ALIA Dreaming 08 – Plenary – Martin Nakata

Towards guidelines and practices in Australian indigenous digital collections – Professor Martin Nakata

Wow, here I am live blogging the conference, using ScribeFire for Firefox and wi-fi at the Alices Springs Convention Centre. So sit back and enjoy the conference through mylimited eyes. Papers will be available on the conference website – http://www.alia2008.com/

So here goes.

Martin is the Director of Jumbunna Indigenous House of Learning and Char if Australian Indigenous Education – UTS.

Challenges in digitising indigenous collections included IP and copyright regimes, indigenous needs and concerns, digitisation and public domain.

An issue that has been taken up by IFLA amongst others.

The Gap – need for consistent standards and protocols across the collecting sector. (maybe a 1/4 of attendees work in libraries which hold such materials – survey of hands) .
Resulted in a project for a preliminary investigation, in partnership with the NTL, SLNSW an SLQ.

The project is investigating digitisation processes, digitisation of indigenous materials working towards guidelines and protocols.

It first focussed on the technical issues, which have now been standardised. The focus is now on consistent formats, workflow and management of collections, legal and sensitivity issues

Working on the implications for the digitisation process, including selections, clearances, decisions, time and costs, prompts, checklists an exemplars and a clear management strategy.

There are also implications for prioritising indigenous materials – both within all materials to be digitised and within indigenous materials to be digitised. Rationale for these decisions should not be based on ethnic compositions or population proportions. Unfortunately, we still dont know the extent of indigenous materials held by Australian cultural institutions.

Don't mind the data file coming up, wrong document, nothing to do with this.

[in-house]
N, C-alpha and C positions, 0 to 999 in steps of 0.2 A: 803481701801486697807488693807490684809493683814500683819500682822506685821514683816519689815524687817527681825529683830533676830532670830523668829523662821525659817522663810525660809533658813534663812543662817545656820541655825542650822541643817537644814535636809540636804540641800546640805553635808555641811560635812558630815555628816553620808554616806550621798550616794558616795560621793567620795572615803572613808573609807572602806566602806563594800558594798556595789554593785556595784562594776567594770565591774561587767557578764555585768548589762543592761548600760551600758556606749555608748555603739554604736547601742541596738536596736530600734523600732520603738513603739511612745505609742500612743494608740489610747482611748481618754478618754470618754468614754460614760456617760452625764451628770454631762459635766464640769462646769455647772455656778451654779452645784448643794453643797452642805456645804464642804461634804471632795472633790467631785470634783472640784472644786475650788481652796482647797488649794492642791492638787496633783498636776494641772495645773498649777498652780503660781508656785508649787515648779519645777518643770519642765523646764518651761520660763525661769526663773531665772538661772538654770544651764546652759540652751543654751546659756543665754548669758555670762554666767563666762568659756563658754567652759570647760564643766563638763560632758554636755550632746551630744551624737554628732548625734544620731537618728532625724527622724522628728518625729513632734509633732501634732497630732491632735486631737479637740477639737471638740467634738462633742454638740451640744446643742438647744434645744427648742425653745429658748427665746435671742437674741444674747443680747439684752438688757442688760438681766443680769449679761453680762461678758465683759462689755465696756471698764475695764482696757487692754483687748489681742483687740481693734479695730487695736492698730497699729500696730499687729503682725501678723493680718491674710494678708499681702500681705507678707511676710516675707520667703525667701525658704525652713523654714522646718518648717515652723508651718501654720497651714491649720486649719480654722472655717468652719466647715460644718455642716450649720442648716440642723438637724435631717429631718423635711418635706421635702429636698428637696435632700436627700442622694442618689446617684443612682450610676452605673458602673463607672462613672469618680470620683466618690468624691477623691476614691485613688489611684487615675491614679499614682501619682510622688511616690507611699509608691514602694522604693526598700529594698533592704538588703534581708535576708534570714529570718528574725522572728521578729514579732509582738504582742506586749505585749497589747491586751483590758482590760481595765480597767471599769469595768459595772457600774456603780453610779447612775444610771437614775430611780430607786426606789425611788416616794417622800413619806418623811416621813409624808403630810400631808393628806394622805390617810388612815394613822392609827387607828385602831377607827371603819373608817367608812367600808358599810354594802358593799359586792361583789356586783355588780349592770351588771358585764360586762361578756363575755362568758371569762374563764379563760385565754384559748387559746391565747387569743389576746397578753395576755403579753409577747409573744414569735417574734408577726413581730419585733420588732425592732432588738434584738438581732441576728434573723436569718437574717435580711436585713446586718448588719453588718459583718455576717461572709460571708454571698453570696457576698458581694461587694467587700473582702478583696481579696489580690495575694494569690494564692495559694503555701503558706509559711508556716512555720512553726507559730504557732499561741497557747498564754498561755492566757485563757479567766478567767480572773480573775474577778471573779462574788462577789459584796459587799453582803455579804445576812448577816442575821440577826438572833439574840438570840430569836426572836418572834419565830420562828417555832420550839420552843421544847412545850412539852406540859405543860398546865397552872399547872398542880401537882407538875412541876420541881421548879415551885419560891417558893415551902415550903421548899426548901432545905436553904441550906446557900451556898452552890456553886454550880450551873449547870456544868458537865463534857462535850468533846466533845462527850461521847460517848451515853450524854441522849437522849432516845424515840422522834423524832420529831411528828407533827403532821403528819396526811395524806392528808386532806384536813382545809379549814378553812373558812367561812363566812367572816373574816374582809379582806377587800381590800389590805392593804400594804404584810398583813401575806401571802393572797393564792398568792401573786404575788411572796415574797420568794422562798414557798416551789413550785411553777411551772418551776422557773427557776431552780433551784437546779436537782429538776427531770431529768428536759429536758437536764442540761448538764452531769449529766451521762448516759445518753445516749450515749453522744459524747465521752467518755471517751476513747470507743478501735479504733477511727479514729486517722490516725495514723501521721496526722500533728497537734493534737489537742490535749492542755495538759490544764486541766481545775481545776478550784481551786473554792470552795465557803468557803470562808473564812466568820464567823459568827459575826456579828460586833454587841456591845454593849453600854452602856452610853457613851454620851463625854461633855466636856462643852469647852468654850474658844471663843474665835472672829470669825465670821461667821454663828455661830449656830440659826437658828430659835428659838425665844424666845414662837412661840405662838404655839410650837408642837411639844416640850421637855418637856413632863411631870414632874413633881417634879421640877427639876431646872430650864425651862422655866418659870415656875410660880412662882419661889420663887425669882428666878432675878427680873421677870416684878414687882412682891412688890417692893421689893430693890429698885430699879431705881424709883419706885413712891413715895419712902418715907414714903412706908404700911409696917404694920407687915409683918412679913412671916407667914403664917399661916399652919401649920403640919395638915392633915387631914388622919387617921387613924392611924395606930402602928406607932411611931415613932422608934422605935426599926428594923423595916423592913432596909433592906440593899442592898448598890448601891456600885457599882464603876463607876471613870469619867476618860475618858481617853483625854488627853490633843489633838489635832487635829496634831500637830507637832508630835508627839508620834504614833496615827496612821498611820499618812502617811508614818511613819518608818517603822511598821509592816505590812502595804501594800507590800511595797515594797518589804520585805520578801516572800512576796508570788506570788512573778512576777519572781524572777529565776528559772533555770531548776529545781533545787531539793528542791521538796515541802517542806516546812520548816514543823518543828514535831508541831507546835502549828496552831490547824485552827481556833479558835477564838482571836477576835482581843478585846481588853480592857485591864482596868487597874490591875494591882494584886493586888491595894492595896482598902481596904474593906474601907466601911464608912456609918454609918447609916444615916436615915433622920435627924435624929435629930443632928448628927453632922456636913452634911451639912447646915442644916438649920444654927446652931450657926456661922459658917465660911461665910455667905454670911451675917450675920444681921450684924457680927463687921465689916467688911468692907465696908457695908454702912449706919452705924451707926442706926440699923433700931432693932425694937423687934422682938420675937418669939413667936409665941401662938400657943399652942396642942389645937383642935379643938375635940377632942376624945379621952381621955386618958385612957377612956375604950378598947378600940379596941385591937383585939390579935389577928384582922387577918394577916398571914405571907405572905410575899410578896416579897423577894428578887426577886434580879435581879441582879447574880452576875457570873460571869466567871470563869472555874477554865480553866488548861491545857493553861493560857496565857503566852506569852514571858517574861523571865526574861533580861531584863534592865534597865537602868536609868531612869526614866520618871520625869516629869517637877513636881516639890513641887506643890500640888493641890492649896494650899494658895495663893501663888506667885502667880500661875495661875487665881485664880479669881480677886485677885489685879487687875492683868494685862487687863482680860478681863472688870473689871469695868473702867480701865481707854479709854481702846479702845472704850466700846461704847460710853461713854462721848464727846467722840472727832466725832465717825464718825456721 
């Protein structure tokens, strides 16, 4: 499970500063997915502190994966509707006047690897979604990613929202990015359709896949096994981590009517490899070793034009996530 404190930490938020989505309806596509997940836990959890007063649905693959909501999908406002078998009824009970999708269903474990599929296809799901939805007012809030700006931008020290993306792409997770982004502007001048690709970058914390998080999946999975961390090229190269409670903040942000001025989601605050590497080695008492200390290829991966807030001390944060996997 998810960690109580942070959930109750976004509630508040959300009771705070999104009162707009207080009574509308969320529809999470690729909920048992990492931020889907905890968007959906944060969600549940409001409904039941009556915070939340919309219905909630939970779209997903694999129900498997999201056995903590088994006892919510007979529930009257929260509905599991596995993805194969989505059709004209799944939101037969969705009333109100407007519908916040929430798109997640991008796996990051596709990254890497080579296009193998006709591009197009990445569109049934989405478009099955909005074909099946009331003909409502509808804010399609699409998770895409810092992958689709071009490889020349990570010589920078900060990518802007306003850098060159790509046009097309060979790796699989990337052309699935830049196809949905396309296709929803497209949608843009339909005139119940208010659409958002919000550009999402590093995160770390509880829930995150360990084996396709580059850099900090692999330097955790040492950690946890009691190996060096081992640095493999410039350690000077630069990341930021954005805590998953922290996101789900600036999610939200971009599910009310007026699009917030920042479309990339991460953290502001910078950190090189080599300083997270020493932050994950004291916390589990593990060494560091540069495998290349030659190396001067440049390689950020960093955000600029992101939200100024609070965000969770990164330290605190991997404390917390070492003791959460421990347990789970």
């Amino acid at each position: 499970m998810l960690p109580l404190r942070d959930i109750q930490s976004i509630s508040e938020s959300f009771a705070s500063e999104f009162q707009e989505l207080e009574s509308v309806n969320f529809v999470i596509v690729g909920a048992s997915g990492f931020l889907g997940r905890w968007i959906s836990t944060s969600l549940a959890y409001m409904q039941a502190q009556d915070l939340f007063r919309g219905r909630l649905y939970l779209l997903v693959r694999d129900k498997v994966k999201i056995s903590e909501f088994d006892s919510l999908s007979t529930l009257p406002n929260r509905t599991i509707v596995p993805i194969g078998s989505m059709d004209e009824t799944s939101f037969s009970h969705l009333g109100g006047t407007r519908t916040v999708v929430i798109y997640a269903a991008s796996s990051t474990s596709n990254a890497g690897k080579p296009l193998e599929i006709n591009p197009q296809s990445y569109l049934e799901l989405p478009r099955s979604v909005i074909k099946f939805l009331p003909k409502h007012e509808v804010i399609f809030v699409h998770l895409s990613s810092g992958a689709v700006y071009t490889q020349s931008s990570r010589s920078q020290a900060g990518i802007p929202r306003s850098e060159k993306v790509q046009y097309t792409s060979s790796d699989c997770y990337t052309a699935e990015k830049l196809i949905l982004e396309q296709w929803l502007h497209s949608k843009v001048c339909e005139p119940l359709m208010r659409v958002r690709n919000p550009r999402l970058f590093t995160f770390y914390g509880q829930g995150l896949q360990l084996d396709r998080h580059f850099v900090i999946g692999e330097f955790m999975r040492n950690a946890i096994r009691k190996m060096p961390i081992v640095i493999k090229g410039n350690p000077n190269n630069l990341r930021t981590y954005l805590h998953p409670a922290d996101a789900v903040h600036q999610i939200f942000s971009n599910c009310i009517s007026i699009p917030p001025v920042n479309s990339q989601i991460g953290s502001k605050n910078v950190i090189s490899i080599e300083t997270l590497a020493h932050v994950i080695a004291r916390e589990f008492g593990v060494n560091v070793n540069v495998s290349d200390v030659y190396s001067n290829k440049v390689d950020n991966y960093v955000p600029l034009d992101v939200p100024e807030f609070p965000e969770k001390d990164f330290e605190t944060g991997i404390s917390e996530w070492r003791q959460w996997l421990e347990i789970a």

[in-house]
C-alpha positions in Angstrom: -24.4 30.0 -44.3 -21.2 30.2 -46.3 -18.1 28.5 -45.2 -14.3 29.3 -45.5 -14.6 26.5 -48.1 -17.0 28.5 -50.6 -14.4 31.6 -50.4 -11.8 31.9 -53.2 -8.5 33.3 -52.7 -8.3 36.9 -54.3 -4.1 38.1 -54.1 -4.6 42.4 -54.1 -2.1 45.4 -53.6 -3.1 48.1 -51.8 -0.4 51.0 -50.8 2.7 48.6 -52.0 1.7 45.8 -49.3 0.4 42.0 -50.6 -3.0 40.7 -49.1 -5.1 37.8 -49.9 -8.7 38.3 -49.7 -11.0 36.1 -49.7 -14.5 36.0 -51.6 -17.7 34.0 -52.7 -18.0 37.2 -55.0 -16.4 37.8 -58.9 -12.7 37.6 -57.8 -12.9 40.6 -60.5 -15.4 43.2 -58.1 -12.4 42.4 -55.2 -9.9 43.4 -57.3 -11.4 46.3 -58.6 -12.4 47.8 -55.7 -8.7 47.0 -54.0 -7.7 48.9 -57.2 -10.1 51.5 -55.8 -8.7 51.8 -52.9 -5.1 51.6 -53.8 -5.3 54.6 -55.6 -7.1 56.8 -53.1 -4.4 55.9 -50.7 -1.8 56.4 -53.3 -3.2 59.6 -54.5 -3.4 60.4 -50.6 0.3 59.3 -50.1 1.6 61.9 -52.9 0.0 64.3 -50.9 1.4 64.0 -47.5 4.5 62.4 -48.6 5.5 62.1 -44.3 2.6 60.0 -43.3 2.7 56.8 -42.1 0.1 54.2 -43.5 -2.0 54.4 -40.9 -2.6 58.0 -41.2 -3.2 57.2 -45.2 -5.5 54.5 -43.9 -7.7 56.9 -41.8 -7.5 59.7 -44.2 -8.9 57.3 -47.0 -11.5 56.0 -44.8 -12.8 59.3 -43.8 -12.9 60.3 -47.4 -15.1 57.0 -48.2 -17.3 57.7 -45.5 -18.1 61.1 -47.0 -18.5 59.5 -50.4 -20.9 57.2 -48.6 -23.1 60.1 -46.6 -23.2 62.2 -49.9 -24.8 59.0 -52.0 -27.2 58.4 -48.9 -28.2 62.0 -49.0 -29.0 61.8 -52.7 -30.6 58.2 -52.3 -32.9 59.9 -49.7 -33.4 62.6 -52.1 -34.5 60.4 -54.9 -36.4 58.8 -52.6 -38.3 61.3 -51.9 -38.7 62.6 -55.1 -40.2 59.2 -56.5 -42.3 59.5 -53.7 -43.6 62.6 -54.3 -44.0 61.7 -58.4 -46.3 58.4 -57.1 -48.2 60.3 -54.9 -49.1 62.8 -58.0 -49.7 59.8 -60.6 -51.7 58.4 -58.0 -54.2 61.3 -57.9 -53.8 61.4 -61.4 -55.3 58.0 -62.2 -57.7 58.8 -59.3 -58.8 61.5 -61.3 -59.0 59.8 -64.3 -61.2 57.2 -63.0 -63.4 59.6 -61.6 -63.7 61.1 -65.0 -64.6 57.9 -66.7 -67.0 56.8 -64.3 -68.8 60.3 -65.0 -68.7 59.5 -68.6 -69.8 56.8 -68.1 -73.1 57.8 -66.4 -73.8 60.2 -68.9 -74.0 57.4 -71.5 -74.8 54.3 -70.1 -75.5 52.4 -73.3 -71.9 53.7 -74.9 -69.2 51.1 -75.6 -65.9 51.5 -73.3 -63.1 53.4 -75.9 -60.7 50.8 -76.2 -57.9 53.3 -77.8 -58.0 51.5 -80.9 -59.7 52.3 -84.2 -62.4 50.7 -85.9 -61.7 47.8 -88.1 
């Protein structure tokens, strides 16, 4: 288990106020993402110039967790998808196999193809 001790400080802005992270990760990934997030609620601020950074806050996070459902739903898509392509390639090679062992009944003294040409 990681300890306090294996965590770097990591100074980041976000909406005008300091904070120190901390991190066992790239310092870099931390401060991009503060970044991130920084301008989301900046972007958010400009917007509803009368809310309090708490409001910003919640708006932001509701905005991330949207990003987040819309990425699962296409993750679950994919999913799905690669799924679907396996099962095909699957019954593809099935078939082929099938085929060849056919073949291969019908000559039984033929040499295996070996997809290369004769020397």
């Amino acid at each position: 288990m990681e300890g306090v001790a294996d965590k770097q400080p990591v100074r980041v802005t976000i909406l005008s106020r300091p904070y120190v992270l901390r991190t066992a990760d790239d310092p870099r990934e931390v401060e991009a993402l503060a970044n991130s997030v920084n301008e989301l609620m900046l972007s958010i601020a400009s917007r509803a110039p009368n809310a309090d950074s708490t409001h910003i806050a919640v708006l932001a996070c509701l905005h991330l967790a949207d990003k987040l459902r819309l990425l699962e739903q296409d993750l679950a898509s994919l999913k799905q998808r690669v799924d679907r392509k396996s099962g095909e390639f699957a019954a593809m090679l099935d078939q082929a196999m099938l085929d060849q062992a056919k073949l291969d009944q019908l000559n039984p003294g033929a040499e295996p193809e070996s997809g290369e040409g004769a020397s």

Prof Nakata believes that inidigeous digitisation should be included in core business and not treated with separate policies and procedures.

Legal and sensitivity issues are the reasons for departure from the standard digitisation process of libraries. The next project aims to produce guidelines to assist in this process. Digitisation should also give indigenous people timely access to and the use of these materials. There should also be a higher priority for the digitisation of the materials of our native population.

Question: federal government funding – it seems there may be funding available for projects if organisations work together.

Question: will protocols being developed cover all formats and all cultural institutions, not just libraries – aim to work with GLAM (galleries, libraries, archives, museums) in next project. Picture Australia is doing some groundbreaking work here, as are other cultural institutions around the world. Thinking not only about the process, but the end users needs.

Question: moral rights, any legal developments – still on turntable.

Question: protocols are first step, when do we think we will able to do this as a major project, on a national/international basis. Time is right, funding is available and the government is asking for input. TIme is ripe for a major injection of funding, not just small grants and volunteer run.

Question: what research has been done about how people use and wish to use these digitised materials. Found out during NT project – assemble much material and asked lots of questions, not just about technology. Researchers are still struggling with the issue, but it is improving.

Comment: Australian Collections Council has been heavily lobbying the government, but no positive answers yet.

Question: is there any potential for funding in the Innovation Review and the Cutler review? Havent had a chance to investigate them, but we should.

1 comment

1 ping

    • CW on September 2, 2008 at 6:42 pm

    Wish I was there with you – but this is great! I’ve shared it with my colleagues and look forward to more πŸ™‚

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